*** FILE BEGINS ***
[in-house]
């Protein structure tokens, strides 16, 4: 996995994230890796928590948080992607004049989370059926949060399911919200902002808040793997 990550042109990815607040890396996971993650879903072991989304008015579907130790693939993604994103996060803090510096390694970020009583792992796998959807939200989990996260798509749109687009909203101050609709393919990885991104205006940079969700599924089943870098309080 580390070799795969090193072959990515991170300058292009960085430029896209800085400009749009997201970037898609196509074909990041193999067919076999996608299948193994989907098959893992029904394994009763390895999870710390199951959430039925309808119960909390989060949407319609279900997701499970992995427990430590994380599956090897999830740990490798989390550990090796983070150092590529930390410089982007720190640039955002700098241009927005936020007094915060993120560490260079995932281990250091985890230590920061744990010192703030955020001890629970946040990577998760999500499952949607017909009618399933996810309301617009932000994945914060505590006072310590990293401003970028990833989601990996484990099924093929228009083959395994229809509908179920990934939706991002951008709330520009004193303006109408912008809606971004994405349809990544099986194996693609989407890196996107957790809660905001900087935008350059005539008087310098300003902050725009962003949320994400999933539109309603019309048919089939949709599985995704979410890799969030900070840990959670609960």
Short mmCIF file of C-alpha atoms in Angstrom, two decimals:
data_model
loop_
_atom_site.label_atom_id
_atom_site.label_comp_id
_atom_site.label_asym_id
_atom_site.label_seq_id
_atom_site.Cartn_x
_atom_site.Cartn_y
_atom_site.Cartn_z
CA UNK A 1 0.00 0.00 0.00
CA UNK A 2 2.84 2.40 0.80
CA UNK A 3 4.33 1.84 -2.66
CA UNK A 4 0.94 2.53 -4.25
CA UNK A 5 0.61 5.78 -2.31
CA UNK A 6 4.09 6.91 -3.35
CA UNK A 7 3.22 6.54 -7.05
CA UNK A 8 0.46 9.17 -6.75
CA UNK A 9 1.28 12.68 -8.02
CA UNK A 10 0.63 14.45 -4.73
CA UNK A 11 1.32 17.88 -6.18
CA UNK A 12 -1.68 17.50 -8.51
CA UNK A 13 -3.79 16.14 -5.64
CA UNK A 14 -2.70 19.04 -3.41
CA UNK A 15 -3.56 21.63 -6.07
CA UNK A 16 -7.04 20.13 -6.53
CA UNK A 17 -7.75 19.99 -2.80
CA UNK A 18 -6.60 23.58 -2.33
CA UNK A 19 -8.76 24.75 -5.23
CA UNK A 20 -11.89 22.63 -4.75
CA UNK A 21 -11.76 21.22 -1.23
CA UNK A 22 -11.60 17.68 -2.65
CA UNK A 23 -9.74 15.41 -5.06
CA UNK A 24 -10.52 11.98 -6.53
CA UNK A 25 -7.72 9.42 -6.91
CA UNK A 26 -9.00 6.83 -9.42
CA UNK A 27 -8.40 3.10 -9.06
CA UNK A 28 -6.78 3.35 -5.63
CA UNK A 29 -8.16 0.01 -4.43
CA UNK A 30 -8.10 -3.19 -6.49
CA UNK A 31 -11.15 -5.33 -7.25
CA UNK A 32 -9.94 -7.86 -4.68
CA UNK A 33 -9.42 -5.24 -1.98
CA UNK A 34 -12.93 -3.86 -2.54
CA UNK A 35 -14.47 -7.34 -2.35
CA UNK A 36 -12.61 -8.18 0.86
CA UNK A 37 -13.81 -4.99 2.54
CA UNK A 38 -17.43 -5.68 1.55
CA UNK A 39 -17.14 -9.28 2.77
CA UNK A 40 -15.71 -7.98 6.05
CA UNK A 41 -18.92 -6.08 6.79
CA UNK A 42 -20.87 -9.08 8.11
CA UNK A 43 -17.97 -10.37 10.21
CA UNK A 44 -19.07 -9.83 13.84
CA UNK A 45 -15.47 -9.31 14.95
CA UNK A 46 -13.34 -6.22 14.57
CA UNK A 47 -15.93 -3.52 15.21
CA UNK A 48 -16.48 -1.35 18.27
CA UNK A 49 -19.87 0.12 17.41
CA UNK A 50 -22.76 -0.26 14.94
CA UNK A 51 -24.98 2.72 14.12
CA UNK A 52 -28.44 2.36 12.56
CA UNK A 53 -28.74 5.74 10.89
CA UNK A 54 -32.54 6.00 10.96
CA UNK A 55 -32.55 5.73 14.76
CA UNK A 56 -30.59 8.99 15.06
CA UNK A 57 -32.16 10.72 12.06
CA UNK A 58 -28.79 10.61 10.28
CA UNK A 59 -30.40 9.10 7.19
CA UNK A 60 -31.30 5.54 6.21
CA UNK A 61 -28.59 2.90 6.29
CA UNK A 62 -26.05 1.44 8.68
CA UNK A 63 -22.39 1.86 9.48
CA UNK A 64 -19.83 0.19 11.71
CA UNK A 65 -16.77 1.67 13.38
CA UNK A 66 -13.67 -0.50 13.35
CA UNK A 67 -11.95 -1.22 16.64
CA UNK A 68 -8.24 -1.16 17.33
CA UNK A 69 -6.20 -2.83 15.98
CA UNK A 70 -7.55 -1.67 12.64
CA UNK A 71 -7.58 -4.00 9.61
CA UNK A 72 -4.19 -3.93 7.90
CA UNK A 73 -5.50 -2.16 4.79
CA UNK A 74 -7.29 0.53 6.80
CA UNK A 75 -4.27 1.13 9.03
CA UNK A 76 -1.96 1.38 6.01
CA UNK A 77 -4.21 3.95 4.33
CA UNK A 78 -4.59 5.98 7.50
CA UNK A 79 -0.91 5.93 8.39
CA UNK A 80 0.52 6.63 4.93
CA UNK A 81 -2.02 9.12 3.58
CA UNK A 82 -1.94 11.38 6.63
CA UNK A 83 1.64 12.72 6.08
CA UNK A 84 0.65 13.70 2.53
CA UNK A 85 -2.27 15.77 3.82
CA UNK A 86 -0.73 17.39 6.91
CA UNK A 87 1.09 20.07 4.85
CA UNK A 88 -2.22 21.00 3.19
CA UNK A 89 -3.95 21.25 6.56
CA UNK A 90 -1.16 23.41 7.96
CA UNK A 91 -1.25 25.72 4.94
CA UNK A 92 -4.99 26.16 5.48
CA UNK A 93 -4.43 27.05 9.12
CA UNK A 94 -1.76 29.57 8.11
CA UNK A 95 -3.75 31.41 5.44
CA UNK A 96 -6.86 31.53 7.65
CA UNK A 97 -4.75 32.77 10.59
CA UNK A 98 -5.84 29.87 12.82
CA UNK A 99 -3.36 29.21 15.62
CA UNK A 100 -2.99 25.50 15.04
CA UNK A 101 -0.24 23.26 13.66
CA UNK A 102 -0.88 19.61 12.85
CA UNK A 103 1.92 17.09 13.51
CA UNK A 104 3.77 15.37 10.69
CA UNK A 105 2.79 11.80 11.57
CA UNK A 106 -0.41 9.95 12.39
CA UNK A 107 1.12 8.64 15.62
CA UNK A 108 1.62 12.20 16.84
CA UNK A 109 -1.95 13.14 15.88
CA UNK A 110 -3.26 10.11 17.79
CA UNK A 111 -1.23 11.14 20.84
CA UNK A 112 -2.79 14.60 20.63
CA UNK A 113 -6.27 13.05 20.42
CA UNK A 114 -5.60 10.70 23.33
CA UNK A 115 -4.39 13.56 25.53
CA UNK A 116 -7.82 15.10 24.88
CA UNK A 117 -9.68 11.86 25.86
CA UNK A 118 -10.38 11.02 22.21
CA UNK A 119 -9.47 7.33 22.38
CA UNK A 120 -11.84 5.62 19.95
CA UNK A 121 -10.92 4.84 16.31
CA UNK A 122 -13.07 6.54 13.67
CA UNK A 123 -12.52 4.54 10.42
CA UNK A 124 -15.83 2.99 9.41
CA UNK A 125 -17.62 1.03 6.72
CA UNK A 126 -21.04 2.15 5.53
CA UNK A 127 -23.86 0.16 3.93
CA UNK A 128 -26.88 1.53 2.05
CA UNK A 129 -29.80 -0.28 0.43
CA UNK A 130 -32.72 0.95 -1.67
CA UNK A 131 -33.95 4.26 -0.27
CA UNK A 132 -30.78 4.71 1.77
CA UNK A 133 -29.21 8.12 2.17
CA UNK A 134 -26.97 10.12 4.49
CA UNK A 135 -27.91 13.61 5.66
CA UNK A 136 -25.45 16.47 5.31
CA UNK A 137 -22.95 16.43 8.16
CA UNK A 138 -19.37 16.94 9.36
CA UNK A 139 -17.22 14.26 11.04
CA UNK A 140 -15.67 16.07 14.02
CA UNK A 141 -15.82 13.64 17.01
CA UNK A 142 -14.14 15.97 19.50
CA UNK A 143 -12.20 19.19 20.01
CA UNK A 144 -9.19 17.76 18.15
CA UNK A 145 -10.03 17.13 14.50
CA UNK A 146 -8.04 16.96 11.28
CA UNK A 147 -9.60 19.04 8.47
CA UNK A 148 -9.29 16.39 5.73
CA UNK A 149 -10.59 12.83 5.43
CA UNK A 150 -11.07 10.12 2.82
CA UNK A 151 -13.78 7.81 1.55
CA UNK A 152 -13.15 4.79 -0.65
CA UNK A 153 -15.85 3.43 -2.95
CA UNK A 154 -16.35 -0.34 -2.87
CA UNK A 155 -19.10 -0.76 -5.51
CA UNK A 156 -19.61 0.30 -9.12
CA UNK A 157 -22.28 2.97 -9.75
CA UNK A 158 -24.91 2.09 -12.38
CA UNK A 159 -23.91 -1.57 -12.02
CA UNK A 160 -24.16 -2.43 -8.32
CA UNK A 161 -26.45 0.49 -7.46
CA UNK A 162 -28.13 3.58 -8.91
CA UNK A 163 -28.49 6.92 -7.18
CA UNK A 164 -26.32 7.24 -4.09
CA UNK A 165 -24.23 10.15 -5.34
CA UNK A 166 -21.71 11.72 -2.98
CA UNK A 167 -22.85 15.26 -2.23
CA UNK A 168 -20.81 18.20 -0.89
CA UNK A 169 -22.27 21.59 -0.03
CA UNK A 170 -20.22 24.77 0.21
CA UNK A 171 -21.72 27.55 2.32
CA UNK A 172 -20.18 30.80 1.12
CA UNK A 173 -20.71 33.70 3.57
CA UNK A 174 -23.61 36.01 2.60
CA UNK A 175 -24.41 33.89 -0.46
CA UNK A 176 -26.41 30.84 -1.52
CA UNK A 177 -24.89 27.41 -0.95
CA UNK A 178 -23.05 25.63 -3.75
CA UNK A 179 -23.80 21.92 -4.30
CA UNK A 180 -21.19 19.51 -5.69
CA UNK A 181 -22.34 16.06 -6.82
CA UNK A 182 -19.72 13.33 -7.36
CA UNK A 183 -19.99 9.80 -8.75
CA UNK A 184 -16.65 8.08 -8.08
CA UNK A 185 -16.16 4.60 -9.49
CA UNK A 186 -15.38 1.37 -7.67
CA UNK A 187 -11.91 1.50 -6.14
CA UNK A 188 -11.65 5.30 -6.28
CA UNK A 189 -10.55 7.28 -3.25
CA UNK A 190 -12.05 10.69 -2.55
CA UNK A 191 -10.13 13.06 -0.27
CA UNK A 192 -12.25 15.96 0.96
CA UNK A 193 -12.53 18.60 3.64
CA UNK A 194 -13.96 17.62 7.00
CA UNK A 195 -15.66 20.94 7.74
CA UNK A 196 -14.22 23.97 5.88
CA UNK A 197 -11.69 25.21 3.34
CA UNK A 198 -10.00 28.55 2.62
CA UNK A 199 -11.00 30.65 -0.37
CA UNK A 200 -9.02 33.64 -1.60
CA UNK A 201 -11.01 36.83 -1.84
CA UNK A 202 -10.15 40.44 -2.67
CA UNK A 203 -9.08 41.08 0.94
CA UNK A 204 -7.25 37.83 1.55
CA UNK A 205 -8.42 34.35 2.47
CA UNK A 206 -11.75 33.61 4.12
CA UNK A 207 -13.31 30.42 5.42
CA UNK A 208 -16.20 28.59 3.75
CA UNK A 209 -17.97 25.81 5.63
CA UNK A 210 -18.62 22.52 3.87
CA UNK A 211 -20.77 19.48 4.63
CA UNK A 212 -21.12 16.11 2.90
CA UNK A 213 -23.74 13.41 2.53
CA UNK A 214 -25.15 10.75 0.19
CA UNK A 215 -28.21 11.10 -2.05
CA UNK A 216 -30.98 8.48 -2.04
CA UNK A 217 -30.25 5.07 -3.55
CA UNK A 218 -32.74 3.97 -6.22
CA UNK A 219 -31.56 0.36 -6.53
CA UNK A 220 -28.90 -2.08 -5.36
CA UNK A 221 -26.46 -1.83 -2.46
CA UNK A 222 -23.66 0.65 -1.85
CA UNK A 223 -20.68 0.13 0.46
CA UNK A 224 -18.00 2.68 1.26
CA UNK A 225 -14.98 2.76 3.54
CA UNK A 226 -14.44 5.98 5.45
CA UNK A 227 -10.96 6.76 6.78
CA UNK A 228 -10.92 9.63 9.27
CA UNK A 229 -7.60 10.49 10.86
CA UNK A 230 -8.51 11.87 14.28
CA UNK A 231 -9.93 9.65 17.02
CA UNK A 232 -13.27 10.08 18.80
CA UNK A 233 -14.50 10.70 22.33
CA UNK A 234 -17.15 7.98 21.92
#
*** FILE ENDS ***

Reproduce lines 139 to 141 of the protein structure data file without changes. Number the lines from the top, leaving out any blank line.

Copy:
CA UNK A 127 -23.86 0.16 3.93
CA UNK A 128 -26.88 1.53 2.05
CA UNK A 129 -29.80 -0.28 0.43